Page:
Back to Basics With Anatomy 101: What is Arthritis of the Knee?

Mitchell K. Freedman, DO January 21st, 2015

Before we can discuss knee arthritis, we have to know some things about basic joint anatomy and have a general understanding of the knee in particular. In this article, you’ll find the background information you need in order to fully understand the answer to the question: what is arthritis of the knee?

All About Joints

A joint exists anywhere in the body where two different bones of the skeleton come together. With hundreds of bones in the human skeletal system, joints are essential for supporting the structure of our bodies, allowing us to bear our own weight and, of course, for the free movement that we enjoy and often take for granted as a normal part of healthy, human life.

When the ends of two or more bones meet, there are several important parts that allow the joint there to be able to function well. 
Ligaments: These strong, stretchy bands of connective tissue are what literally connect one bone to another and keep the separate pieces of the joint held in place. 
Cartilage: This smooth, slippery substance is the “cushion” that keeps bone from rubbing against bone and allows the joint to move with ease and without pain. When we ask the question, “What is arthritis of the knee,” we must keep in mind the critical role that cartilage plays in the makeup of a healthy joint.
Synovial Membrane: This soft tissue releases a lubricating substances within the joint that helps keep the cartilage smooth in order to reduce friction and facilitate the gliding motion that is characteristic of healthy joints.
All About The Knee Joint
As the largest and strongest of the body’s joints, the knees take on significant responsibility for bearing weight and allowing movement. It is the joint created by the meeting of the femur and the tibia, and it is protected in the front by another bone called the patella (often referred to as the “kneecap”). The knee has four stabilizing ligaments and two wedge-shaped pieces of cartilage called meniscus.
The meniscus work to absorb shock as the knee bears the body’s weight and the cartilage cushions the joint, reducing friction and protecting it from bone-on-bone contact. All of these parts together make up a healthy, whole knee joint. And when the knees are working properly, they allow the body to walk, run, jump, squat, climb, kick and more!
What is Arthritis of the Knee?
Although there are over 100 different forms of the disease, in very simple terms, arthritis is inflammation within a joint. This inflammation can be a result of various root causes, ranging from trauma from injury to diseases such as Lupus. The most common form, though, is osteoarthritis, which is considered to be general, “wear and tear” arthritis that comes with age and use.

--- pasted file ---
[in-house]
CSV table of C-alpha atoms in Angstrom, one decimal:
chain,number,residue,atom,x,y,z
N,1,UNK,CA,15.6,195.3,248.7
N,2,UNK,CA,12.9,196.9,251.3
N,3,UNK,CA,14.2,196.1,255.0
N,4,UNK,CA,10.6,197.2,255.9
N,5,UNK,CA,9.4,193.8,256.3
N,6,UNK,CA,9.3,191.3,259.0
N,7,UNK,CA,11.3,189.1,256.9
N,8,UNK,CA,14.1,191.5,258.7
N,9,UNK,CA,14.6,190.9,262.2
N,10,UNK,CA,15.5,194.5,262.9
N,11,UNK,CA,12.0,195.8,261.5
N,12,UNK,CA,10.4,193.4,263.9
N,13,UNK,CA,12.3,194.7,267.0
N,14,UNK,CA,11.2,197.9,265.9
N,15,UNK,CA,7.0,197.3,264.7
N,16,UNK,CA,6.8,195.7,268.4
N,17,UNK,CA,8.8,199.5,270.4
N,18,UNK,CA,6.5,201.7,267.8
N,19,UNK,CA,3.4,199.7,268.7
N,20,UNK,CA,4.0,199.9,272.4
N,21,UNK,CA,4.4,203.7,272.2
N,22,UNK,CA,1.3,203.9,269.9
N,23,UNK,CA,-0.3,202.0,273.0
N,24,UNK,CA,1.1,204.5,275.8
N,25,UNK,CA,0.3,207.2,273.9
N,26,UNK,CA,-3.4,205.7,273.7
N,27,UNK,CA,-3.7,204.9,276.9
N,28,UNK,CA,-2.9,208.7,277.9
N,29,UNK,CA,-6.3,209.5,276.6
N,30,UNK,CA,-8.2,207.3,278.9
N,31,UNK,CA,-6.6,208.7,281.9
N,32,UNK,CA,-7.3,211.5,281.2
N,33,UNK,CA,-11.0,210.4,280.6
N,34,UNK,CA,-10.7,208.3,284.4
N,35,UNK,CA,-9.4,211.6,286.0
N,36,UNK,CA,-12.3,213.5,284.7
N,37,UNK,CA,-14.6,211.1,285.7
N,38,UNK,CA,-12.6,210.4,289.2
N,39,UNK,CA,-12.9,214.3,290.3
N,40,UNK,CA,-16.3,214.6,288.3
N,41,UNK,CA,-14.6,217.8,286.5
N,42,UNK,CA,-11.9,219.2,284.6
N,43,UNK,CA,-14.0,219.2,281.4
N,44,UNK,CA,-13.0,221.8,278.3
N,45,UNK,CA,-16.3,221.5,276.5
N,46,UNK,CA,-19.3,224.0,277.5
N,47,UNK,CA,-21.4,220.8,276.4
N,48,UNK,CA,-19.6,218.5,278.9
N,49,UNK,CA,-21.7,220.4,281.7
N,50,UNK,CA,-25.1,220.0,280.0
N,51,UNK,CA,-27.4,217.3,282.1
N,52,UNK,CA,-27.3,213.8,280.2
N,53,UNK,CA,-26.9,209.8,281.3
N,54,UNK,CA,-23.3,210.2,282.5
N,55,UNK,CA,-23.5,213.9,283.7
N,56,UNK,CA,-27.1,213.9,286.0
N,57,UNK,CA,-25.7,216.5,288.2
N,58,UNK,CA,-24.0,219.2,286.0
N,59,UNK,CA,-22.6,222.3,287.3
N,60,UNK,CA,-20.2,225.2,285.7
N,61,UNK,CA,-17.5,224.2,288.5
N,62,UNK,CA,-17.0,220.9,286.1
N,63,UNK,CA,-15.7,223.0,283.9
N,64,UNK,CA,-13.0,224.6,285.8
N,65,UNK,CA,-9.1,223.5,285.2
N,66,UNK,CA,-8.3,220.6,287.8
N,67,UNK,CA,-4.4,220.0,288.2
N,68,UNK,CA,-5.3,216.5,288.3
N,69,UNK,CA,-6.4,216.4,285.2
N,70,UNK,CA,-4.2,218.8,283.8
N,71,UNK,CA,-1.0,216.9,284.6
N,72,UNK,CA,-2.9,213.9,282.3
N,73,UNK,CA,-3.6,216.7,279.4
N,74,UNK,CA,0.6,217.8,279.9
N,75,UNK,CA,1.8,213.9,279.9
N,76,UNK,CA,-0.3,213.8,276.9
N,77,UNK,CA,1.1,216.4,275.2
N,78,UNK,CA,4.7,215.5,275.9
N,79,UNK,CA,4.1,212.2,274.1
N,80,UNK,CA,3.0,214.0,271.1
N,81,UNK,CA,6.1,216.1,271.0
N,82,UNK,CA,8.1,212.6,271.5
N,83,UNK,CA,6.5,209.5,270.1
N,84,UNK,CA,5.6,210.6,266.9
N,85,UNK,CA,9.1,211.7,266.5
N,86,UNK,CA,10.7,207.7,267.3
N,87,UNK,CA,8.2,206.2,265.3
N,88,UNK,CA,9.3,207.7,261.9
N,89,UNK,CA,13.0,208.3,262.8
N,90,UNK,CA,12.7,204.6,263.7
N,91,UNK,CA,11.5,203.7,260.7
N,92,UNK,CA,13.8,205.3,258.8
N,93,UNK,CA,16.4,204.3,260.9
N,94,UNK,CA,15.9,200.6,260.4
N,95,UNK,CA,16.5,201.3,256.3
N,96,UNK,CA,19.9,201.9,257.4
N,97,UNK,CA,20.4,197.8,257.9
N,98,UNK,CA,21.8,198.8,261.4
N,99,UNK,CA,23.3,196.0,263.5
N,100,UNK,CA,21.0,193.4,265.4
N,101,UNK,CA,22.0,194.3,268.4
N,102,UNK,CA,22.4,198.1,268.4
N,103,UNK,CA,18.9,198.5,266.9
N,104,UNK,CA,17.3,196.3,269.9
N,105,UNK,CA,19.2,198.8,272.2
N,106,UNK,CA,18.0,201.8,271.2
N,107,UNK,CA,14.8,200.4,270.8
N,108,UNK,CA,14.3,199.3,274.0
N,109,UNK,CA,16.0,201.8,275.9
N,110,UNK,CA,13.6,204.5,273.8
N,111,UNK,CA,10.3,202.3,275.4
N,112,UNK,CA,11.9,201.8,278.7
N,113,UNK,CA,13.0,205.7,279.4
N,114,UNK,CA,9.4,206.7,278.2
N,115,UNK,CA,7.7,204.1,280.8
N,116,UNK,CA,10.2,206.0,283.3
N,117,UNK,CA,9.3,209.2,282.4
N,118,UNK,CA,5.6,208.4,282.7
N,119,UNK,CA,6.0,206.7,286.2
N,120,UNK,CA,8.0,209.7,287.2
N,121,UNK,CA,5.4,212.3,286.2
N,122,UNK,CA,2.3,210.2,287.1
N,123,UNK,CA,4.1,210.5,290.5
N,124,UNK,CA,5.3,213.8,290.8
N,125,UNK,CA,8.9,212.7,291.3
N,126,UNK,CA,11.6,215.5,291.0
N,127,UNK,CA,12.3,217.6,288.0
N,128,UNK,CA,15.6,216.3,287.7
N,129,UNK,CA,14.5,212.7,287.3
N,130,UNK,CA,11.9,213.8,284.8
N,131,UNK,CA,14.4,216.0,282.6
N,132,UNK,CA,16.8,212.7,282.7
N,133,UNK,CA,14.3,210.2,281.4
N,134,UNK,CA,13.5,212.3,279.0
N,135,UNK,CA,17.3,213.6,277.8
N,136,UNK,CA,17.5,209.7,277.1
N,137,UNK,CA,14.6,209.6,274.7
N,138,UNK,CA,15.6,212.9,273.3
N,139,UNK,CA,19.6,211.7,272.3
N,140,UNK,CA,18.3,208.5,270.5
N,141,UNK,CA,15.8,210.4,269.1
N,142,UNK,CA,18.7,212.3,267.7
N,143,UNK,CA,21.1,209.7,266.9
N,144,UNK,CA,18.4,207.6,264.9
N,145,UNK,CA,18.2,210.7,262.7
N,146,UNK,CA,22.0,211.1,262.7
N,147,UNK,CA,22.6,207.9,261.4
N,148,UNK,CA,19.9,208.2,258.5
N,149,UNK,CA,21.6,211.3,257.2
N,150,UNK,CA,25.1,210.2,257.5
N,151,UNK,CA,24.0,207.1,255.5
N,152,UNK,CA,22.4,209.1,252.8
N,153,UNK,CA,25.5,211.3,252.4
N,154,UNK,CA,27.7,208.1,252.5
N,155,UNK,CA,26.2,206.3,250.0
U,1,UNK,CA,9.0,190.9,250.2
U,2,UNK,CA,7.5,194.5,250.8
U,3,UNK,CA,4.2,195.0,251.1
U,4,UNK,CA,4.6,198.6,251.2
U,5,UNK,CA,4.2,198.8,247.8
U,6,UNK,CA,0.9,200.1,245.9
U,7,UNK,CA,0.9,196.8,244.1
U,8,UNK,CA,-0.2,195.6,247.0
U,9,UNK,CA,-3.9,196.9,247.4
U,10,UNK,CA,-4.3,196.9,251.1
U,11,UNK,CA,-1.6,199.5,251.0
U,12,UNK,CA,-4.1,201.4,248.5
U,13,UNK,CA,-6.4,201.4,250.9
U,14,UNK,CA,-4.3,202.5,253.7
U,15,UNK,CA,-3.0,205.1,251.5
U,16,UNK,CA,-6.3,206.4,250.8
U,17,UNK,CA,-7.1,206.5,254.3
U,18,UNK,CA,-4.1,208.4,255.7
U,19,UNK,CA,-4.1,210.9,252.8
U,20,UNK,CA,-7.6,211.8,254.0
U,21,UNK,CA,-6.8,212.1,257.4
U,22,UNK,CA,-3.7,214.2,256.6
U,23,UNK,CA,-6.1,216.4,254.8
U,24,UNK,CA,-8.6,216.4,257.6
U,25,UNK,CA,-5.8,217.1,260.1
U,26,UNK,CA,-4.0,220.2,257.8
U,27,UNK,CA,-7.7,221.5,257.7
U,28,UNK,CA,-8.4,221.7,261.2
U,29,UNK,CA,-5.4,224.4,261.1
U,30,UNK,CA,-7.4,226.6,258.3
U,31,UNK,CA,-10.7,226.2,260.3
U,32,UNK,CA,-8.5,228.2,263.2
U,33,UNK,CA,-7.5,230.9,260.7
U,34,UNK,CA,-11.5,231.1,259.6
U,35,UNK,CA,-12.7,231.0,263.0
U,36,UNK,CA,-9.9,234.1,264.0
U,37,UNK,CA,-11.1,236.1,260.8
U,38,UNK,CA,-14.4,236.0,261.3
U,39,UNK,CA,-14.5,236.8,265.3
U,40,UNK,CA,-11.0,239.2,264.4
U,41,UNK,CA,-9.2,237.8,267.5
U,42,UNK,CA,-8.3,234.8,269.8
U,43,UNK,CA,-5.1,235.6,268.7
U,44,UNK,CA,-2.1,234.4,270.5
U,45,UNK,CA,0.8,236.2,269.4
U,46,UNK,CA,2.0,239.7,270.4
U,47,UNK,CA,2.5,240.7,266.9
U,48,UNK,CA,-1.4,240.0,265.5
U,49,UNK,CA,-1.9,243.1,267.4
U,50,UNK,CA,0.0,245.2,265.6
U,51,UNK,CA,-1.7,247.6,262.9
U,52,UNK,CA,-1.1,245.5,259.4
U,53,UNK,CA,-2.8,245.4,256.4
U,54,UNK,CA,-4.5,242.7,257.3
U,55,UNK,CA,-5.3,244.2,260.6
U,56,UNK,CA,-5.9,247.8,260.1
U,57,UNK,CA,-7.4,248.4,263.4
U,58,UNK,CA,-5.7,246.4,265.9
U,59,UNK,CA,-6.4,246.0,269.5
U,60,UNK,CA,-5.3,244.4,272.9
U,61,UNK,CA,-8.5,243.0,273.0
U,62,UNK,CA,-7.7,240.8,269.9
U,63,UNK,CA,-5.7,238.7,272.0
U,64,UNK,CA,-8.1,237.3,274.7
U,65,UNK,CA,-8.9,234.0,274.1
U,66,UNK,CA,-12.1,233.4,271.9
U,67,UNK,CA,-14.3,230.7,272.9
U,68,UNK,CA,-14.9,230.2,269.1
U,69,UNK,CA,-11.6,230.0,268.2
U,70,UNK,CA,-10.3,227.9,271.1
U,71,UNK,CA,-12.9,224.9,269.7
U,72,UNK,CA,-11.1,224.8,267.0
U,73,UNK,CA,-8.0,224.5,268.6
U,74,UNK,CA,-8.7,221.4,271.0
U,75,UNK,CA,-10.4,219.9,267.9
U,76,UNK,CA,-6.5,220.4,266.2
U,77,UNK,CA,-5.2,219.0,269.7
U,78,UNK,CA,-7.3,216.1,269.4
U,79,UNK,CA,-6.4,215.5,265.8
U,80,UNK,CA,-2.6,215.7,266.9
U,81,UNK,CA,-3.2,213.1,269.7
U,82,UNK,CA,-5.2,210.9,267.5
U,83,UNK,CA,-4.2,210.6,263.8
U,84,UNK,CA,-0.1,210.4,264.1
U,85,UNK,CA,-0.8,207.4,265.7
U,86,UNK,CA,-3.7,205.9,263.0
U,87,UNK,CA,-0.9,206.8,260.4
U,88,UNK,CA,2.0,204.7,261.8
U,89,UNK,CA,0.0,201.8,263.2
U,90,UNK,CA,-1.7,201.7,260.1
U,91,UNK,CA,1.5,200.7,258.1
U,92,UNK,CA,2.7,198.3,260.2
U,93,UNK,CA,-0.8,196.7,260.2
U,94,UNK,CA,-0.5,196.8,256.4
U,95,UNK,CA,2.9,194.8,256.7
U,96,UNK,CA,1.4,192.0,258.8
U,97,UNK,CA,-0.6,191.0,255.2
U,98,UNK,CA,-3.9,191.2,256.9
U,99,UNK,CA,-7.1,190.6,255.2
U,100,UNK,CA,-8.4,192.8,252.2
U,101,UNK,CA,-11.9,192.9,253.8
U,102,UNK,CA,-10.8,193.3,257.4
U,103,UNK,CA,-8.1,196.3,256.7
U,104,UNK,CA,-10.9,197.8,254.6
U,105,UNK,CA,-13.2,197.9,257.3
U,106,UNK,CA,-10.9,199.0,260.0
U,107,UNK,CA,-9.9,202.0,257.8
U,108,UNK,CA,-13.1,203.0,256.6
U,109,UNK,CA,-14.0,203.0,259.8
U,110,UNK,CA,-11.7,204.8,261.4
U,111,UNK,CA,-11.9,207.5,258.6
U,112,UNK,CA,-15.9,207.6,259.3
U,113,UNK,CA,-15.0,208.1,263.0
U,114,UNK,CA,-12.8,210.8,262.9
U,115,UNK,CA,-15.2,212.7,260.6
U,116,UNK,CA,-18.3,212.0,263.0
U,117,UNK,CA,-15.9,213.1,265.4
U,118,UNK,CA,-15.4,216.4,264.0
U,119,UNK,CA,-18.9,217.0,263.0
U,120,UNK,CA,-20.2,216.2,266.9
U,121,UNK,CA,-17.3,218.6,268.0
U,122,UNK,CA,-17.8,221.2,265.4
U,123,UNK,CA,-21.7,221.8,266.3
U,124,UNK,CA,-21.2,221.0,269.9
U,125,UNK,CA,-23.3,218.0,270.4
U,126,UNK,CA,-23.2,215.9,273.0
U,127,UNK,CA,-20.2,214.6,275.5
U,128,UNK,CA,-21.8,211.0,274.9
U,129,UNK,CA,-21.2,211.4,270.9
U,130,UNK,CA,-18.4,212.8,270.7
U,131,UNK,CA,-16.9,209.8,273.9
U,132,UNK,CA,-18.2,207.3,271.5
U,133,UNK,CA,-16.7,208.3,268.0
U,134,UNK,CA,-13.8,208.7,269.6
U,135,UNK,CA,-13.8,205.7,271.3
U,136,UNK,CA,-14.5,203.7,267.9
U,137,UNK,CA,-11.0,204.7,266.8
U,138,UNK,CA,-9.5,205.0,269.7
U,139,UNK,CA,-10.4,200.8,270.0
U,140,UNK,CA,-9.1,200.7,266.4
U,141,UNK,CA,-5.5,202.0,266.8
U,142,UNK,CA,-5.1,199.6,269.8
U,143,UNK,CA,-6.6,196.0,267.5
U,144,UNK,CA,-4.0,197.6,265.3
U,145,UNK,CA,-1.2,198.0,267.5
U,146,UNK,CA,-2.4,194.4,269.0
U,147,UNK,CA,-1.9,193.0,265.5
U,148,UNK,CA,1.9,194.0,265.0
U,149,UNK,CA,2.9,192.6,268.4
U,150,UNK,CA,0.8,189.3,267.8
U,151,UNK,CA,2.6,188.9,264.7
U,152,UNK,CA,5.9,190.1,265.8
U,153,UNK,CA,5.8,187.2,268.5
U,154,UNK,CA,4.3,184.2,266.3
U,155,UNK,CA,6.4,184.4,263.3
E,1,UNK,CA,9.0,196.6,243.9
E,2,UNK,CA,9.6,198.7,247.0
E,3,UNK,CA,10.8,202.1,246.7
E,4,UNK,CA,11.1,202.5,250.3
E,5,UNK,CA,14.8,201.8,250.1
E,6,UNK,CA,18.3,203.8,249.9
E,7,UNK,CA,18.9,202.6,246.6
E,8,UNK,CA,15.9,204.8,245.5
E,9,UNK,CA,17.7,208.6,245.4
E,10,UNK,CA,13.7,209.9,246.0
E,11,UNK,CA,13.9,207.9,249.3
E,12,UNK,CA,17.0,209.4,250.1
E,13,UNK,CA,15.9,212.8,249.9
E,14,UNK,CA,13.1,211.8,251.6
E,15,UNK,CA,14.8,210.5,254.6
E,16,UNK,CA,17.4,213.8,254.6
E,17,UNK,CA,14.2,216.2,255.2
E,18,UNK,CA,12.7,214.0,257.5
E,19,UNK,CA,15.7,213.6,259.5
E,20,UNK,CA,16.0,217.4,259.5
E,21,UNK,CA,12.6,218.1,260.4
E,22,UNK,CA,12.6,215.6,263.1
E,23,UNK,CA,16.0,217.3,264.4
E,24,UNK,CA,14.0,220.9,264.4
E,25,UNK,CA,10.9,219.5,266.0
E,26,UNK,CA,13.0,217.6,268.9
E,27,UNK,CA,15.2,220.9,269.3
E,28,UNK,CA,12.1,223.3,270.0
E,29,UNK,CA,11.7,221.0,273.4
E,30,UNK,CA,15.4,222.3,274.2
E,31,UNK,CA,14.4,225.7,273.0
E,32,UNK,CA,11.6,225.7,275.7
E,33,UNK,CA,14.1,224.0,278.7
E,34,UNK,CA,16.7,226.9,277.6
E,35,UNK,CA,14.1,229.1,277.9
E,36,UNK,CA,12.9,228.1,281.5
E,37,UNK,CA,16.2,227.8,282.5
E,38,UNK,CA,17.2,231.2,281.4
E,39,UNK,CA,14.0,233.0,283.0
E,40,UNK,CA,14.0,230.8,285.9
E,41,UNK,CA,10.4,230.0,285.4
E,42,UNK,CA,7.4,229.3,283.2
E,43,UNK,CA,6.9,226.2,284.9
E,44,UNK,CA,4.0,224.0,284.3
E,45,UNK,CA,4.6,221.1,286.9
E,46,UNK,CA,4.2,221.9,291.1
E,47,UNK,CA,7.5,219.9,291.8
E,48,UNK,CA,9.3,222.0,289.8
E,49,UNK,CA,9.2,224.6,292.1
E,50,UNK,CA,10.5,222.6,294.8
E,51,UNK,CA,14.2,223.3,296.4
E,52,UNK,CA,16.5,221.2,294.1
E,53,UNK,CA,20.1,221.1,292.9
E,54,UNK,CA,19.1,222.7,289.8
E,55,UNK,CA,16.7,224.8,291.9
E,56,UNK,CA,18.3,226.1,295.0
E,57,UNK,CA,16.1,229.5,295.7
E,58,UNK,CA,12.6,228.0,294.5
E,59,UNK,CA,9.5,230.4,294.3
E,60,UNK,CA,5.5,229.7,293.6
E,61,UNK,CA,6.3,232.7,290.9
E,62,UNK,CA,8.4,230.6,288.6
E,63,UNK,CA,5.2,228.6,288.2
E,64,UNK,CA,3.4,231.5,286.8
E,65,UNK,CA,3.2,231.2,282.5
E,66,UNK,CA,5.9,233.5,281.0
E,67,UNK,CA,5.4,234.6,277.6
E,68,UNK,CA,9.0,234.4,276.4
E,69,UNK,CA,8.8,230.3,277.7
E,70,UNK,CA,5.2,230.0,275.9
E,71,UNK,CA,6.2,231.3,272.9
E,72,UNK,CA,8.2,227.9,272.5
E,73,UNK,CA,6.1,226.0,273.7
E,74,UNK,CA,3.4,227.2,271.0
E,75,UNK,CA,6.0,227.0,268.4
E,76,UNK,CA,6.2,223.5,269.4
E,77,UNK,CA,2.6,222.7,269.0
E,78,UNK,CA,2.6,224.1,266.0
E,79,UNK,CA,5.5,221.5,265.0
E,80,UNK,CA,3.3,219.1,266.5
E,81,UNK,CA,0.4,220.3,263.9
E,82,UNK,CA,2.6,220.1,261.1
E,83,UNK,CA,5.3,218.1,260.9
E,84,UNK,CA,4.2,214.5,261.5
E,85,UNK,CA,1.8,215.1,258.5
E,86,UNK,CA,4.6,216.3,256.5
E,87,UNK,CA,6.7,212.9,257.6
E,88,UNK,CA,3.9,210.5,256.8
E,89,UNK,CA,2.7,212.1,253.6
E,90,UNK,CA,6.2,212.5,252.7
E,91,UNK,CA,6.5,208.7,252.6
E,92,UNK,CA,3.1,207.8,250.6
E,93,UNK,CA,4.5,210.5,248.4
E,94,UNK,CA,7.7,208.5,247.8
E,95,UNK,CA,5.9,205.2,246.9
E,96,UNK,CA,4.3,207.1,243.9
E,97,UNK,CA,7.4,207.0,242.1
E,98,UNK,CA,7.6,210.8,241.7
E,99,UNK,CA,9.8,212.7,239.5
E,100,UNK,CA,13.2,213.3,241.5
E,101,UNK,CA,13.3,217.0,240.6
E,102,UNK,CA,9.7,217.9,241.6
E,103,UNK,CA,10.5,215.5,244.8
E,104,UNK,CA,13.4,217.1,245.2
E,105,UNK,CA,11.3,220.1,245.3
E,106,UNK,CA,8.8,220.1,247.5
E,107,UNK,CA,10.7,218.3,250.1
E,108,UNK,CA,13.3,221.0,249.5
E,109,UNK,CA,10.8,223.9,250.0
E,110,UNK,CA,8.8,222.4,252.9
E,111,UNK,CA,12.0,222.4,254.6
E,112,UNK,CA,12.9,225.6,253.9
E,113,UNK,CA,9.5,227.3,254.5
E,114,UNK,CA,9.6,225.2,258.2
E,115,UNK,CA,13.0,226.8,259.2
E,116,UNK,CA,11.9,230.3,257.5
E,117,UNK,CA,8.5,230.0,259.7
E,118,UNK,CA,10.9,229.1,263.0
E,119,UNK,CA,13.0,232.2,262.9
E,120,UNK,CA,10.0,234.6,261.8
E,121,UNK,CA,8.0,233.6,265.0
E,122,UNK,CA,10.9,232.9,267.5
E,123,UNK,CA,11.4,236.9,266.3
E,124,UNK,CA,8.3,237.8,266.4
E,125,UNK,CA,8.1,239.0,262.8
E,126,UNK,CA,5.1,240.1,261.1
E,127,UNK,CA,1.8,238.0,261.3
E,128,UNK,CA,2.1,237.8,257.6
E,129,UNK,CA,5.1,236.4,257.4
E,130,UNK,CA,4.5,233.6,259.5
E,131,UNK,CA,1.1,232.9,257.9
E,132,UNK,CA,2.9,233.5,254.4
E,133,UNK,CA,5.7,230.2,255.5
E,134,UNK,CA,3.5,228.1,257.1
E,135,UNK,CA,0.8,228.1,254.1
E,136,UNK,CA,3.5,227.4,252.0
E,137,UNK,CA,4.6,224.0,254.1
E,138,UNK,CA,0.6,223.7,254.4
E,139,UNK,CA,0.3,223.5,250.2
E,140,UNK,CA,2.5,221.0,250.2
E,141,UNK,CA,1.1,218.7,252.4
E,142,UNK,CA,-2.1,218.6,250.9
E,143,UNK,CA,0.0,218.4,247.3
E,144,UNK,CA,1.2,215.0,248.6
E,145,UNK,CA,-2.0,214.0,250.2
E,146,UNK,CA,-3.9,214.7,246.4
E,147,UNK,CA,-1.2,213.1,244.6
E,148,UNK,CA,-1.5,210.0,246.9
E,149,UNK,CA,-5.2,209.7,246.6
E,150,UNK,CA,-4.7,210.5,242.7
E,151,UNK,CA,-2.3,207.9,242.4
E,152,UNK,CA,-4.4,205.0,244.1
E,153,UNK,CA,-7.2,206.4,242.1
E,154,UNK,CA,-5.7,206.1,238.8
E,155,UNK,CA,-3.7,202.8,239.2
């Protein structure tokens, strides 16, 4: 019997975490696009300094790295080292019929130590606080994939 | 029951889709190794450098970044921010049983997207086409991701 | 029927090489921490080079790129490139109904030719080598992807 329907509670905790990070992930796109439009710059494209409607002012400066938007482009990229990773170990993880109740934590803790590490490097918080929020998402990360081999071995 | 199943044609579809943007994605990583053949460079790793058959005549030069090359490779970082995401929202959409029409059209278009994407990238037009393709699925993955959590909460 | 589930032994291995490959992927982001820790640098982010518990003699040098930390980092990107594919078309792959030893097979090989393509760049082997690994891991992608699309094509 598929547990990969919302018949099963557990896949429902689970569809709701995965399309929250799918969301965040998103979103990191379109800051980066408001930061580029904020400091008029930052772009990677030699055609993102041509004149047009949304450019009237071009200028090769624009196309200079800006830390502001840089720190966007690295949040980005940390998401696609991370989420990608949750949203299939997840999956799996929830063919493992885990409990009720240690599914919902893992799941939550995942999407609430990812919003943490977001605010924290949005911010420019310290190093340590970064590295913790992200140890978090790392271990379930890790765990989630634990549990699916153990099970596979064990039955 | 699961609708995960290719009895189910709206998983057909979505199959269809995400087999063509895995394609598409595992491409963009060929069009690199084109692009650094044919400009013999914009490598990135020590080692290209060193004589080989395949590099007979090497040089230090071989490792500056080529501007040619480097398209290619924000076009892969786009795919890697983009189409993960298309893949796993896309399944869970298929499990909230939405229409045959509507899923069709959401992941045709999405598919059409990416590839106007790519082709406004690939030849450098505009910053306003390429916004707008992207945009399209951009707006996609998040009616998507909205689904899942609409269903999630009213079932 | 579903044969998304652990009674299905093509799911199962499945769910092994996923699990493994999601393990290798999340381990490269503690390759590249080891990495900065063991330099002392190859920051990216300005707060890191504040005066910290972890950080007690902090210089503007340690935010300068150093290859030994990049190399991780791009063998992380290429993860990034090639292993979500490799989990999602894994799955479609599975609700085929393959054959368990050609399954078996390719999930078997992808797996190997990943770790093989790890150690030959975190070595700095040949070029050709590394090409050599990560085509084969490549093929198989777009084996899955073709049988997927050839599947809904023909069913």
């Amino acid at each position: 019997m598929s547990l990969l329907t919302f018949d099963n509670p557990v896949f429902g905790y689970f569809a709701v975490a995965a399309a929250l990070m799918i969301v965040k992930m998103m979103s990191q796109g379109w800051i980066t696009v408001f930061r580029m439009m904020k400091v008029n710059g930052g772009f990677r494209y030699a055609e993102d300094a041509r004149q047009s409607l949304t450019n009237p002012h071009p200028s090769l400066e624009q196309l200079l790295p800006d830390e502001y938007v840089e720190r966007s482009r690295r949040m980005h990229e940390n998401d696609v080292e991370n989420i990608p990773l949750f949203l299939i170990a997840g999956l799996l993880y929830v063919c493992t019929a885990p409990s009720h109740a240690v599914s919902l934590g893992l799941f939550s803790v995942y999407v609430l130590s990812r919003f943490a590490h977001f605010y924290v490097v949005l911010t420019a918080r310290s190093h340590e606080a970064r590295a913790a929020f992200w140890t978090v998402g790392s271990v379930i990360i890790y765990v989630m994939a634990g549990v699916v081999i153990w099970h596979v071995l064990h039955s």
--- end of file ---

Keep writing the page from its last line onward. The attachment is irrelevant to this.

The durability of a person’s cartilage is a matter of genetics, so some people are simply more prone to developing osteoarthritis and those who do, often feel its effects  first in their knees. Symptoms include pain, swelling and stiffness and patients with severe arthritis, usually struggle to complete basic, daily activities such as:
  • Getting in and out of vehicles
  • Climbing stairs or coming down steps
  • Standing or walking for long periods of time
  • Squatting
Diagnosing & Treating Arthritis of the Knee
Sometimes a CT scan or MRI is ordered, but generally physicians are able to diagnose arthritis after a physical exam and x-rays. In order to understand how this is possible, we’ll go back to the original question: what is arthritis of the knee? In the case of osteoarthritis, the inflammation is caused by bone-on-bone interaction in the joint. The reason that the bones are rubbing against one another is the loss of the protective cartilage, which has degenerated over the years.
When x-rays come back showing no space between the tibia and the femur, this indicates to the physician that the patient’s pain is indeed the result of arthritis. Although there is no cure for arthritis, there are many treatment options available to help manage pain and get patients back to a healthy, active lifestyle.
As your physician about which of the following treatment options would work best for your particular case of athritis.
  • Lifestyle modifications
  • Physical therapy
  • Assistive devices
  • Medications
  • Surgery
To make an appointment with a knee specialist at Rothman Orthopaedic Institute, call 1-800-321-999 or fill out an appointment request form online. 

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